Receiving lifetime spousal maintenance in a divorce settlement can beneficial under any circumstances. But we all know life is fluid and circumstances change. So what does lifetime spousal maintenance really mean, and can it be modified?
Consider the following case for insights:
A couple divorced 15 years ago, and the wife was awarded lifetime spousal maintenance. She is planning to retire in a few years, which will significantly affect her income. Her question is, “Can I ask the Court to increase my spousal maintenance to account for my reduced income, and is there a formula that dictates how much I might receive?”
All spousal maintenance orders resulting from a trial can be modified. This means that the award may be increased or decreased in amount or duration if certain criteria are met. Therefore, even a lifetime (sometimes referred to as “indefinite”) award of maintenance may be modified. The only time spousal maintenance cannot be modified is if you and your former spouse reached a settlement that specifically states in writing that that spousal maintenance is non-modifiable as to amount and duration.
How to Modify Lifetime Spousal Agreements
If you want to modify a lifetime spousal agreement, you must show there has been a substantial and continuing change of circumstances since the time of the order warranting a modification. The changed circumstances must not have already been considered by the court when it made its original order.
Moreover, your modification request must be made before the expiration of the spousal maintenance award. So, unlike a lifetime award, if your award was for five years, the request to modify and changed circumstances must occur before the five years has concluded.
In this case, the woman’s impending retirement and her presumable decrease in income could qualify as the prerequisite for “change of circumstances.” This applies as long as the court had not anticipated this when it first awarded the maintenance.
Also, the court may attribute income to her if she is capable of working but chooses not to do so. Thus, the reason for her retirement will be assessed based on these questions:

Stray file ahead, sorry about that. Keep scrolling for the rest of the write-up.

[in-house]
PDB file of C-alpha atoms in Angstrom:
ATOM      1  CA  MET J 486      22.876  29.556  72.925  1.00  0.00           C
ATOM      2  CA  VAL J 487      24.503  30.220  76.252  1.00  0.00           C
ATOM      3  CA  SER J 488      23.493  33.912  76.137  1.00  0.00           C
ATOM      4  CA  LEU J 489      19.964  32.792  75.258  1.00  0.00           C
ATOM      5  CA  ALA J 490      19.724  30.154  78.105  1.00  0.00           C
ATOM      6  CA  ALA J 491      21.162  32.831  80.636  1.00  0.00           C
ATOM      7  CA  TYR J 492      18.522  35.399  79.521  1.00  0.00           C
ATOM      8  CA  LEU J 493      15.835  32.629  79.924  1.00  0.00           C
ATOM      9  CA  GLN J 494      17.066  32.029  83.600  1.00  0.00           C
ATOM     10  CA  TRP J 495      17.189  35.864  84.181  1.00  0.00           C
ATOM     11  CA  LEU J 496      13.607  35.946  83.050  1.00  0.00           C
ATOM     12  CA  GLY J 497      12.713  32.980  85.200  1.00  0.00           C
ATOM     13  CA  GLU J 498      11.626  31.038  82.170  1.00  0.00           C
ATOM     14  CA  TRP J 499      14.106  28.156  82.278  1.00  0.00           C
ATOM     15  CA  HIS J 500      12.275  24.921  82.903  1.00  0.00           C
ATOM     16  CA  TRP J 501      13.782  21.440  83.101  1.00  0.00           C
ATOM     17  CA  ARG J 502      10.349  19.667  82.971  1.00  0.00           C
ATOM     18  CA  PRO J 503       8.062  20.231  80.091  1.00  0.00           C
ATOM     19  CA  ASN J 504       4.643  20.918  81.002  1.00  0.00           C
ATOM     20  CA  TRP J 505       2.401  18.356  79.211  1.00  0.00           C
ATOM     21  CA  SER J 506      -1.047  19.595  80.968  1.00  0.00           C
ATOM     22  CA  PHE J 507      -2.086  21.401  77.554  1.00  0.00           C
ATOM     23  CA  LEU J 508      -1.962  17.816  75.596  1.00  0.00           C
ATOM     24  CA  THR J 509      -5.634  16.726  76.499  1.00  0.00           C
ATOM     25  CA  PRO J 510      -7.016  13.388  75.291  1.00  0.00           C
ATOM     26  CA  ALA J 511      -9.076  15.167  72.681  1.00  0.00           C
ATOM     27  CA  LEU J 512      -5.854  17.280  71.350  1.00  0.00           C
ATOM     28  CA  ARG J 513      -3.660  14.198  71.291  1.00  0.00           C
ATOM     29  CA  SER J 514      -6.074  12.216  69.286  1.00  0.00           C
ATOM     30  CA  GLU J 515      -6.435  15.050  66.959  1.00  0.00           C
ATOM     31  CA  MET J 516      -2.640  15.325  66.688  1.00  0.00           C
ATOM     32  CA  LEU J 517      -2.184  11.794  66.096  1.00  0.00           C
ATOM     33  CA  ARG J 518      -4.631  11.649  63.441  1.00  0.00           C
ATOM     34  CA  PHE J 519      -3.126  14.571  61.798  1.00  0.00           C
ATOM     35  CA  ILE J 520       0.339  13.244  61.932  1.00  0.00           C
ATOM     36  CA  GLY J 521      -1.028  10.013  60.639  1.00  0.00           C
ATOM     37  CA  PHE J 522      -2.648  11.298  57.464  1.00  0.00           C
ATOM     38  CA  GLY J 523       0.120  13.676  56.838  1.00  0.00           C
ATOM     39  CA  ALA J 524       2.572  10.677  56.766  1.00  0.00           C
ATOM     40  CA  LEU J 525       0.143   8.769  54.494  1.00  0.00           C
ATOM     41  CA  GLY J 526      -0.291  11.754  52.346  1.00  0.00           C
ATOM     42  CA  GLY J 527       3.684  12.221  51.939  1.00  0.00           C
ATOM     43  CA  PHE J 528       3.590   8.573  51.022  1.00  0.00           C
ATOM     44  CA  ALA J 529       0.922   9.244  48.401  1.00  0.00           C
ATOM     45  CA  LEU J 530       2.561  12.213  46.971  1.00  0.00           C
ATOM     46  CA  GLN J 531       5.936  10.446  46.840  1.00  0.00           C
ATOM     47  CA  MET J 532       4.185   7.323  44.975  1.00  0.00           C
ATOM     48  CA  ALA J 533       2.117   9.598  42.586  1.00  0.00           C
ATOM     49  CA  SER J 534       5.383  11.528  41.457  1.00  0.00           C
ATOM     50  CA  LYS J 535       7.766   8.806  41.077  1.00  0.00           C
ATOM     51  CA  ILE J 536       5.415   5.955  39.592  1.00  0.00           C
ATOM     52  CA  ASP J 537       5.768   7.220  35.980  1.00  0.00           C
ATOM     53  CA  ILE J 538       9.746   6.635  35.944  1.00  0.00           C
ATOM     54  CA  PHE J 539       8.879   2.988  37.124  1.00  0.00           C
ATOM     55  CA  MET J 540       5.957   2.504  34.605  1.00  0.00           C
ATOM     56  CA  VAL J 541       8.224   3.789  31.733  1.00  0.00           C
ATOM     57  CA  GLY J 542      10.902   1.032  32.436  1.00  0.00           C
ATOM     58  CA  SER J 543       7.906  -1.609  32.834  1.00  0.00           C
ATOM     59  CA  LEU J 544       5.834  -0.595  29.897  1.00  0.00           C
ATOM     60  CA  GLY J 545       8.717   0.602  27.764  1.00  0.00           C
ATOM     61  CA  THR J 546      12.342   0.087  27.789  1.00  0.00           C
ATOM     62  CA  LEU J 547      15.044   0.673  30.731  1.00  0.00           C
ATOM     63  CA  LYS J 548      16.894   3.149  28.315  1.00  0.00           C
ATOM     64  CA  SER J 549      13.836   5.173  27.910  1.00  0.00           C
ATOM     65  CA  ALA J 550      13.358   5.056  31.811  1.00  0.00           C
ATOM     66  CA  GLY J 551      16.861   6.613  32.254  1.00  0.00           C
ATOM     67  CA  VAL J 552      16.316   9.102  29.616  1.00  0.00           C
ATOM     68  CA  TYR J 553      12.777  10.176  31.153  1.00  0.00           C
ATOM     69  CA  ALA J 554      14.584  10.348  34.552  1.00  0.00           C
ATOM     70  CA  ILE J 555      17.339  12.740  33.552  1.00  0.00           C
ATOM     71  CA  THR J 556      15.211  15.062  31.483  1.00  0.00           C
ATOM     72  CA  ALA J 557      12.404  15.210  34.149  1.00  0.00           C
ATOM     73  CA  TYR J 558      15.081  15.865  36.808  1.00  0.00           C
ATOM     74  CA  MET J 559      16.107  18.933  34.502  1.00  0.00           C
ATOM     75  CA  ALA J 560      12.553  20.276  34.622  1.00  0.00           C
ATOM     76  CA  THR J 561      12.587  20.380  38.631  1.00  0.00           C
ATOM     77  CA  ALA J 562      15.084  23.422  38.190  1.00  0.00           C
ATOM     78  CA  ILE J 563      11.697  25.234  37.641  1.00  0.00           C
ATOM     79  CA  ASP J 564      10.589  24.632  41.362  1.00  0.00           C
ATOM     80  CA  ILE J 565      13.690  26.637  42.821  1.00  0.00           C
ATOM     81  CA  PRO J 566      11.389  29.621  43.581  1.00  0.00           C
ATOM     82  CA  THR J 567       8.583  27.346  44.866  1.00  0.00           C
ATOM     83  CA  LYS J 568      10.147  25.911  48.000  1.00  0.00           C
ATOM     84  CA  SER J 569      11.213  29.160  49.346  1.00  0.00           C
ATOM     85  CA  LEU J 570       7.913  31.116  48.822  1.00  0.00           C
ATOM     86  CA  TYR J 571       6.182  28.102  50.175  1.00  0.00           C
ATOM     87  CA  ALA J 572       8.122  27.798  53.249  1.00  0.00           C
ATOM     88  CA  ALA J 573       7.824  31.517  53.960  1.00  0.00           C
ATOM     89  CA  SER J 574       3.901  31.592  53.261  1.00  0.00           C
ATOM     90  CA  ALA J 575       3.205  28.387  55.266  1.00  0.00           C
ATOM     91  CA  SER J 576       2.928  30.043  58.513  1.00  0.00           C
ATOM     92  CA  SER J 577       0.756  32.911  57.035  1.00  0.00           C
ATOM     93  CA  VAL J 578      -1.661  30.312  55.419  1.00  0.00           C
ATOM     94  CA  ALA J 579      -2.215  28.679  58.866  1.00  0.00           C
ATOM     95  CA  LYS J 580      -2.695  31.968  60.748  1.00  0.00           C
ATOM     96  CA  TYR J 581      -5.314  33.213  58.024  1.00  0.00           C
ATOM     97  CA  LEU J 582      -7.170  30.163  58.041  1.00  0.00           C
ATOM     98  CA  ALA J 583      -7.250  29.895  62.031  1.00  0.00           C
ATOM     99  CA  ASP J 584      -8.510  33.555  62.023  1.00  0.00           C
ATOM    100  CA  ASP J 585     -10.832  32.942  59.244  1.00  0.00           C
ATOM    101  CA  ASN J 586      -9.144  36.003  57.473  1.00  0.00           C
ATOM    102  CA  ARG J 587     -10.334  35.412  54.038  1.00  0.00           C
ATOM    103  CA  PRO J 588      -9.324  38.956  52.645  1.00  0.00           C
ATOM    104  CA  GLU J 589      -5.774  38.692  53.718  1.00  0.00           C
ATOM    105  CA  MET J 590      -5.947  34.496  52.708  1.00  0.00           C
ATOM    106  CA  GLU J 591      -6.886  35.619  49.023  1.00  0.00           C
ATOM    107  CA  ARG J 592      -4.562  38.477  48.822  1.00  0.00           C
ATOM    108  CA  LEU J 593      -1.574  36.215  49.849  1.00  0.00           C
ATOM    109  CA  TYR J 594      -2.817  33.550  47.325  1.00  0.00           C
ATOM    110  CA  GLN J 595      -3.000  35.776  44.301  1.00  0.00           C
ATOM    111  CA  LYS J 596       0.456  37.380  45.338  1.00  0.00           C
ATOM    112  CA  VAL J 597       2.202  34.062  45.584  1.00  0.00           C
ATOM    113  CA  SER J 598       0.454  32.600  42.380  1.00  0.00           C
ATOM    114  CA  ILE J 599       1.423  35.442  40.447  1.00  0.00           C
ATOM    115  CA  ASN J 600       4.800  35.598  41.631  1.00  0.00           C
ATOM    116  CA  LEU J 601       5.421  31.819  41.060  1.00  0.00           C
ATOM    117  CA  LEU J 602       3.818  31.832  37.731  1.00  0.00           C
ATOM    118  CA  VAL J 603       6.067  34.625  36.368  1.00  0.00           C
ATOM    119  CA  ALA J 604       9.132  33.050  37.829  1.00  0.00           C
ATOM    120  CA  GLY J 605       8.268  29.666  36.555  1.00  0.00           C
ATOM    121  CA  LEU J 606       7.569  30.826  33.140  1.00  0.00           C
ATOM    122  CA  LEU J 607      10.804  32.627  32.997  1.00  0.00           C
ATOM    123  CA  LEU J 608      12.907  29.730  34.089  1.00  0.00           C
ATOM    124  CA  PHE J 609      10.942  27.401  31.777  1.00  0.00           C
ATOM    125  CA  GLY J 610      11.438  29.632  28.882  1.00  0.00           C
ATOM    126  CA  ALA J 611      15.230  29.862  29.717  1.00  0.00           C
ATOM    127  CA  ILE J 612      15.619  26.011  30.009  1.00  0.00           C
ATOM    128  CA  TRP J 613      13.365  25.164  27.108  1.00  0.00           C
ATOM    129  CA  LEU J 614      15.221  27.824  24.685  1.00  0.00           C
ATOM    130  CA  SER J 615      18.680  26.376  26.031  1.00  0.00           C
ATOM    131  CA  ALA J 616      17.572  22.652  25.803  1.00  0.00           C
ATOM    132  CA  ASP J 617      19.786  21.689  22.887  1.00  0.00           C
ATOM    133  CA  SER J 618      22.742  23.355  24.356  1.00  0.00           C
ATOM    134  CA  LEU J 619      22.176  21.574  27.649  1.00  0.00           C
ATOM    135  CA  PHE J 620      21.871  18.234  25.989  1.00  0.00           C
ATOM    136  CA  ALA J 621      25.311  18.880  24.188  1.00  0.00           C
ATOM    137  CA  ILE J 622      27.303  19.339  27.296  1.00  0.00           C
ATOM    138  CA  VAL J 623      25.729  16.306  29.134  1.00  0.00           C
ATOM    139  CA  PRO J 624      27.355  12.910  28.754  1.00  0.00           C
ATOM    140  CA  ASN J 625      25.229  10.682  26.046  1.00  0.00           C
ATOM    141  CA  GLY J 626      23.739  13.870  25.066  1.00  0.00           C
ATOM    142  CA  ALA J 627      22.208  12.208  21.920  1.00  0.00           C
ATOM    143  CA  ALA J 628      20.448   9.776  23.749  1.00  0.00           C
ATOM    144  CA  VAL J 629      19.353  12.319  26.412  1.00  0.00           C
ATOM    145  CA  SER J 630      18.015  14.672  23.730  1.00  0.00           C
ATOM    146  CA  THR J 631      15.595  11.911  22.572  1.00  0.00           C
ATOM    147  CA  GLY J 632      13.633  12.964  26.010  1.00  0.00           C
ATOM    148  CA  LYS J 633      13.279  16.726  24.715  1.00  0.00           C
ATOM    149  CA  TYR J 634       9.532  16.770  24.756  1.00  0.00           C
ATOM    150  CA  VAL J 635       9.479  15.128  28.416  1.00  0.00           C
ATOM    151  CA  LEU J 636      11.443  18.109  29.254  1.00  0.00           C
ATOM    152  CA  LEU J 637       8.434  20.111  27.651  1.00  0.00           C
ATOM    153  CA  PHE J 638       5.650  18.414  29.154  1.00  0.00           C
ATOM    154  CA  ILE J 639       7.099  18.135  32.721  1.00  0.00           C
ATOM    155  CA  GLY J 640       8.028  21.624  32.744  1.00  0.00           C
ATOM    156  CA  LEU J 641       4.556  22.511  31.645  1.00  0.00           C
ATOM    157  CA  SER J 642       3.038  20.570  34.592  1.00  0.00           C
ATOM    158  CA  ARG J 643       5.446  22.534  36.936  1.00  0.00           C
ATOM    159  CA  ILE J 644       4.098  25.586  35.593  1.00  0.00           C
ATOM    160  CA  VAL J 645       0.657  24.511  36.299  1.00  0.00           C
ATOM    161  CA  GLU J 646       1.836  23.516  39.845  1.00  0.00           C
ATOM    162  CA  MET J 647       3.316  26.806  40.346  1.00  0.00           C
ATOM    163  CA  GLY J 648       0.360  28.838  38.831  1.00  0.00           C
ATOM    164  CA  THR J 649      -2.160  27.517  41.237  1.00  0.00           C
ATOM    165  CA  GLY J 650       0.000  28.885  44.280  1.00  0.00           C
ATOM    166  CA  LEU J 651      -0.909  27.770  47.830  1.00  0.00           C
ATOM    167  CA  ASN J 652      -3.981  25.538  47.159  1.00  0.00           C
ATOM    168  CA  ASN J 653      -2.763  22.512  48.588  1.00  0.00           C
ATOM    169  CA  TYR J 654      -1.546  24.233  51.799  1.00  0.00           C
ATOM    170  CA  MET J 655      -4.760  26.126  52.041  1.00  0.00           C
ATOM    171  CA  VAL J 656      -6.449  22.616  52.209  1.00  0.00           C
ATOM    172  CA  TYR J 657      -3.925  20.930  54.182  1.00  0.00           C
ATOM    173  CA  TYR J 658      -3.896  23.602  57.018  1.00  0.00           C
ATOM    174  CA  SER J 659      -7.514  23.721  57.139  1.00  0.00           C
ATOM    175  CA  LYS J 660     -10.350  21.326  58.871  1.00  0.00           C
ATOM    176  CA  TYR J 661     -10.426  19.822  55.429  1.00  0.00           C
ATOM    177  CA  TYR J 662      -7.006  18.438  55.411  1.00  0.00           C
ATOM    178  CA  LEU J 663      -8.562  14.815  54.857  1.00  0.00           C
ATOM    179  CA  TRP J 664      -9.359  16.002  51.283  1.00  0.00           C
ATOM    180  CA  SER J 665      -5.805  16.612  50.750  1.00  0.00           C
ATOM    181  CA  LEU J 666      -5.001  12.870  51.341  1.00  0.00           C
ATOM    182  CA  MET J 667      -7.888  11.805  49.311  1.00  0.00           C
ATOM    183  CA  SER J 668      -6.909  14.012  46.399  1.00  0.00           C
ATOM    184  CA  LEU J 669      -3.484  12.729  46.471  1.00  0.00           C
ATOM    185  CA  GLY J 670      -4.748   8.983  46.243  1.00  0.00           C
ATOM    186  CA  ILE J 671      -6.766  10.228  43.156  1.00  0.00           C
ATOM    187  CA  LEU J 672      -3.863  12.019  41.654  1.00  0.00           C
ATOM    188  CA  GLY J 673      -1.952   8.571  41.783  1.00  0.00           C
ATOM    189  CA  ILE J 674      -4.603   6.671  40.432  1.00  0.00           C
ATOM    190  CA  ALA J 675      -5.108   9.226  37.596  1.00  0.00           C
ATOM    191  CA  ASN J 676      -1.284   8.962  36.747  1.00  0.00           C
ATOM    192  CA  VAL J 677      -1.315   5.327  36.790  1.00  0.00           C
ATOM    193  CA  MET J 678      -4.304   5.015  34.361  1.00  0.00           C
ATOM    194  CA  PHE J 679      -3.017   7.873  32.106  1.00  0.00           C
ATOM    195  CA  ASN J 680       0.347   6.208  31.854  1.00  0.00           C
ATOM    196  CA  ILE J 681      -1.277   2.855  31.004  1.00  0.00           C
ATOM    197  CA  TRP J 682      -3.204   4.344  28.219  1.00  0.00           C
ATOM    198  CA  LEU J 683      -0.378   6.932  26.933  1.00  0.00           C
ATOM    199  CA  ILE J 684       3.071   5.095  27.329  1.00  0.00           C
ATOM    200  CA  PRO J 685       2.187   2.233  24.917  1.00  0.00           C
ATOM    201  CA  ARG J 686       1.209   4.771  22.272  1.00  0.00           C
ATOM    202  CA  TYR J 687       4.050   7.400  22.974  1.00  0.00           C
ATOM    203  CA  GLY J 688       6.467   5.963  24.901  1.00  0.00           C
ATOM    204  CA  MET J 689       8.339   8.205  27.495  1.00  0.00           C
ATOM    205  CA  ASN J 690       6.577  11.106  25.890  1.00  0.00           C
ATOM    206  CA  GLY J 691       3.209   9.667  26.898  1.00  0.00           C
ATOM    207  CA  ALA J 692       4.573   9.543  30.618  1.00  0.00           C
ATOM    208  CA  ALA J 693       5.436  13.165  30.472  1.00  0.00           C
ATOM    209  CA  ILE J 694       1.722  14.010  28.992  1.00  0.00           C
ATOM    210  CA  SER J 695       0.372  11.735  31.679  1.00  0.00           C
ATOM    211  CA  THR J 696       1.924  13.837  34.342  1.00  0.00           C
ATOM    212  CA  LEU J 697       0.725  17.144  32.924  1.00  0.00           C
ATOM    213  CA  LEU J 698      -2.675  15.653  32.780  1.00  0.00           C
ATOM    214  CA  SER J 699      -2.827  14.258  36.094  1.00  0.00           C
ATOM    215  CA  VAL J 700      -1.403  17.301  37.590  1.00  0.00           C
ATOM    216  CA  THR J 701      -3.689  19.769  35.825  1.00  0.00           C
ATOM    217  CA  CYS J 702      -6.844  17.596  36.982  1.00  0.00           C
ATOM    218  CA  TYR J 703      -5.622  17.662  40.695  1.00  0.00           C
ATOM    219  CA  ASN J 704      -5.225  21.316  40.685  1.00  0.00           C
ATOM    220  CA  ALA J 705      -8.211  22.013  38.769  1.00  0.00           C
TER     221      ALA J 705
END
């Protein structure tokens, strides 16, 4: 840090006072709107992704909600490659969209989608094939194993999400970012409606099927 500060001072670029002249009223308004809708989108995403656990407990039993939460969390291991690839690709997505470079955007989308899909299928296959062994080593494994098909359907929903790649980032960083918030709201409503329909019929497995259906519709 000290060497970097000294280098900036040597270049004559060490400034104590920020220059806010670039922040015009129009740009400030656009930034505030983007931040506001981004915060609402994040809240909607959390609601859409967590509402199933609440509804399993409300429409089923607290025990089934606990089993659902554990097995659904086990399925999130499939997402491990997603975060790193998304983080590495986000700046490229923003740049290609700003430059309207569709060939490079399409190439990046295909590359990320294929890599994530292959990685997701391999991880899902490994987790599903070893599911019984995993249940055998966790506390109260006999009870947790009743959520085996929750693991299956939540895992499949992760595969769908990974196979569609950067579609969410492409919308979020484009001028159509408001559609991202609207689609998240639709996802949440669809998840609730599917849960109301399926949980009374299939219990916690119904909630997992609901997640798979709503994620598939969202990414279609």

- Is she retiring earlier than normal retirement age?
- If so, does she plan to or could obtain other employment?
- Did her health force her to retire?
The court will also look at whether any circumstances have changed for her former spouse. If he is of a similar age and also retiring, the Court will consider that fact.
When determining maintenance, there is no “formula” for calculation. The court looks at numerous statutory factors in awarding and modifying spousal maintenance. Many times, the court will use the following model:
- What are the recipient spouse’s reasonable needs in relation to the marital standard of living?
- What income, including interest on investments, does the former spouse have to meet those needs?
- Can the paying spouse meet their reasonable needs, while at the same time making up the budgetary shortfall of the spouse receiving maintenance?
In a modification scenario, the court is unlikely to substantially increase what it previously determined to be a reasonable budget, absent an extraordinary event.
In summary, your spousal maintenance modification request at the time of retirement may be granted for the following reasons:
- If the motive for retirement is reasonable.
- If you cannot replace the income from elsewhere.
- If the fact you would likely retire at your present age was not already taken into consideration at the time of trial when the judge awarded spousal maintenance.
- If your former spouse remains in a similar or better financial position than you.
Contact us at Hallier Lawrence to learn more about spousal maintenance modification.